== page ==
When a market sells off on good news, listen to what it could be telling you.
Earlier in the week, we learned that OPEC+ increased its supply quota by a paltry 100,000 million barrels per day. This was a much smaller production target increase than analysts expected and one of the smallest in the history of the cartel.
The oil market rightfully rallied on the news but couldn't hold the gains into the close. Some referred to it as symbolic and others viewed it as a political slap in the face to the United States. However, I believe there is another explanation: OPEC is recognizing global demand destruction.
Although they won't declare it publicly, we all know that cartels, and specifically OPEC+, strive to keep prices elevated to maximize profits for members but not so much as to hinder business relationships. Perhaps, OPEC+ doesn't believe the global economy can support $100ish crude oil prices, particularly while central banks around the world are dramatically increasing interest rates.
Despite Friday's blockbuster payroll report in the U.S., there are signs that confidence is low and consumers are cutting back. Anybody that has attempted to travel lately knows it just isn't as fun as it was prior to March 2020. Prices are high, delays are long, and chaos is standard. Further, economies around the globe appear to, on average, be in worse shape than the U.S. If so, this too will work against the price of oil.
For those focused on the supply side of the equation, the majority of the 2022 oil rally was a reaction to government-mandated sanctions against Russian oil, not the invasion itself. However, by all accounts, most of that supply has managed to circumvent sanctions and make it to market. In short, the sanctions seem to have merely shifted buying and selling partners but didn't decrease the total supply as much as the market assumed.
Additionally, rumors of a rekindling of the Iran Nuclear Deal, which will bring a good amount of supply to the market, are making the rounds again, and, domestically, we are seeing U.S. rig counts start to pick up steam; last week U.S. shale producers added nine rigs!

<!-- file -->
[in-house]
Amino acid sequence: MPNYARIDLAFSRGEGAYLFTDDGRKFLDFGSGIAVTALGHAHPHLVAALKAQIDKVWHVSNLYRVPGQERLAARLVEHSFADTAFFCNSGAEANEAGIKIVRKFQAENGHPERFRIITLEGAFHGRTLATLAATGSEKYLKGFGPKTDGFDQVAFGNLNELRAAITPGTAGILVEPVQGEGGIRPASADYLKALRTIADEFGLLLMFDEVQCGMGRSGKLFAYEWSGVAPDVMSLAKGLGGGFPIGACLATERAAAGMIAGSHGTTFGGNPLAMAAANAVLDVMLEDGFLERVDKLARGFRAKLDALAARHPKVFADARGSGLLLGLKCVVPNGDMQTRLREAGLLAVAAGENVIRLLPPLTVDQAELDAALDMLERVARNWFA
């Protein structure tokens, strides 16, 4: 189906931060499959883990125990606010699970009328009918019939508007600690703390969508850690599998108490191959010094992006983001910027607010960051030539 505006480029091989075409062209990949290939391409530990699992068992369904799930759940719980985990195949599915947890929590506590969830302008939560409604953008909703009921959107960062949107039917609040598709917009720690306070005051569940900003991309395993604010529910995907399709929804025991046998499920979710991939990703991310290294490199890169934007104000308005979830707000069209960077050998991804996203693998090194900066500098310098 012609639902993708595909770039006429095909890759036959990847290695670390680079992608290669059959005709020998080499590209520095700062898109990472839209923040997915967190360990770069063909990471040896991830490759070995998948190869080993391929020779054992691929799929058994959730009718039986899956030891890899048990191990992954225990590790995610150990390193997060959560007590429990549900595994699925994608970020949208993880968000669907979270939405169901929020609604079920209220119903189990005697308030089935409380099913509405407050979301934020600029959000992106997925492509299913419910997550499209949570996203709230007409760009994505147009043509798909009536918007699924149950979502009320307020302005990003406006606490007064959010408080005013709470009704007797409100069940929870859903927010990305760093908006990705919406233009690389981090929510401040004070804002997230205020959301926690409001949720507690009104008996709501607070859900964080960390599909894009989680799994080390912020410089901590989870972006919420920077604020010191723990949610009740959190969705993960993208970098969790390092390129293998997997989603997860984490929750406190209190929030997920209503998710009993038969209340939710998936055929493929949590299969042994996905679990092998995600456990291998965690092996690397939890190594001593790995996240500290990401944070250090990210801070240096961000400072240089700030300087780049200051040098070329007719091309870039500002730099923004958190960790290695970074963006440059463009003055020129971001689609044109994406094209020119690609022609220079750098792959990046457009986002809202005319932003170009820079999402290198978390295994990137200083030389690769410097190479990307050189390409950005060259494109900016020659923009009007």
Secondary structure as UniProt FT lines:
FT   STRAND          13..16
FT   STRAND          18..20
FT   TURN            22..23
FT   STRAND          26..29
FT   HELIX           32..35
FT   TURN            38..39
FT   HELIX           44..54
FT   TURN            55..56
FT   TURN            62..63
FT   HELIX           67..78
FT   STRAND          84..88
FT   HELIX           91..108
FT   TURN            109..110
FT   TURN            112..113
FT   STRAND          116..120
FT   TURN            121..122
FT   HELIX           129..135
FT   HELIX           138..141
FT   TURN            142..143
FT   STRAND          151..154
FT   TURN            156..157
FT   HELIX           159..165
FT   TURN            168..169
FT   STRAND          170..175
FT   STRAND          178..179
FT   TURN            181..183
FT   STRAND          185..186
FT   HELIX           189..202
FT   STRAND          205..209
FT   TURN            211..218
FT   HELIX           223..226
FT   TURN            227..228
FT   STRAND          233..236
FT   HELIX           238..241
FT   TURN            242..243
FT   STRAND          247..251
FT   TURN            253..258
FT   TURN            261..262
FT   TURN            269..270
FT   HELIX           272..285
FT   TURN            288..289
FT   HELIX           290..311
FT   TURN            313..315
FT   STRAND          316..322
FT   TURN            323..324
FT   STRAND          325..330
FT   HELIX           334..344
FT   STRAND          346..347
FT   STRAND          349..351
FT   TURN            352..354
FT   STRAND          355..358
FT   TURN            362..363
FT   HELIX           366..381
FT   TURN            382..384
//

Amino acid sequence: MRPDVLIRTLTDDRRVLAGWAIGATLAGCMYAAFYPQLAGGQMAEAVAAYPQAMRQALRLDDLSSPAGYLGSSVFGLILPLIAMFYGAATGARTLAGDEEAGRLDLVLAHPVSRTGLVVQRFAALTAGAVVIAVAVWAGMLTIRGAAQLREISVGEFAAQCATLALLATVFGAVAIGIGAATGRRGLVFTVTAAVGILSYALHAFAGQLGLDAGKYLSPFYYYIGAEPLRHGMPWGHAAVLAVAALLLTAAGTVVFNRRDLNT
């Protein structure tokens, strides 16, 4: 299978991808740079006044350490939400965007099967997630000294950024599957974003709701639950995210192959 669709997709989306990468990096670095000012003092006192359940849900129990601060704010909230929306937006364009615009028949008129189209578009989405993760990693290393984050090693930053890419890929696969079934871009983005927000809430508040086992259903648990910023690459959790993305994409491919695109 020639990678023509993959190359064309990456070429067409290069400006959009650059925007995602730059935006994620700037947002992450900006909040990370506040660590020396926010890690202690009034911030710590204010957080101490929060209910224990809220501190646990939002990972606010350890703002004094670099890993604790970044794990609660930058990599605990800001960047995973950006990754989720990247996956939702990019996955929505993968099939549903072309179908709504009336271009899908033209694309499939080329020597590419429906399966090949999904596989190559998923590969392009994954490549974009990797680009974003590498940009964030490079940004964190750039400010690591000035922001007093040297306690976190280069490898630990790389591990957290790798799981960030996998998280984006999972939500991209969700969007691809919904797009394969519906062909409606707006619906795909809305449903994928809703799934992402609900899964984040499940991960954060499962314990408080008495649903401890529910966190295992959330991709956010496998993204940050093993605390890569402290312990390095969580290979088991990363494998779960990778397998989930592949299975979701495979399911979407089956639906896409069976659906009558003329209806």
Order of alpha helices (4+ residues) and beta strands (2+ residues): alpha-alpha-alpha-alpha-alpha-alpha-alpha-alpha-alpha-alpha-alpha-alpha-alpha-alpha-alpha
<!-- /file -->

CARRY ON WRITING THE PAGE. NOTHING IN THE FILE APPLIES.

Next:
For the aforementioned reasons, we believe the path of least resistance in oil will be lower overall. But in the short run, we are approaching a price point in which buyers might start looking for bargains and fundamental traders might be looking to go long under the premise the Iran deal will falter (again) and the minuscule OPEC production increase will continue to drive the supply narrative.
Chart Source: QST
From a charting standpoint, oil has fallen back into the pre-war trading pattern. We don't expect the oil market to suddenly make it easy on traders, so we anticipate some severe volatility as traders determine if this is a valid breakdown or a bear trap. That said, even if we see some near-term bouncing action, the break below $90.00 opens the door for an eventual move toward $60.00 per barrel.
For now, however, we suspect buyers will step in somewhere near $85.00, but we can't rule out a probing low to $80.00 and a bear market bounce in oil can be good for $10.00 to $12.00 (the high-$90s).
Whether you are a bull or a bear, you shouldn't marry your position; it will be a bumpy ride.
Chart Source: QST
On a side note, lower highs and lower lows in oil will take some pressure off the headline inflation numbers. In time, this will encourage investors to allocate funds to Treasuries.
Oil has completely unwound the invasion trade, but the 10-Year Note has not. Despite Friday's selling pressure, and the potential of additional correction, we believe Notes will make a round trip similar to the oil market in which late-February pricing is recovered. This would mean a 10-Year Note futures price of 125'0 to 126'0 and a yield of 2% or lower.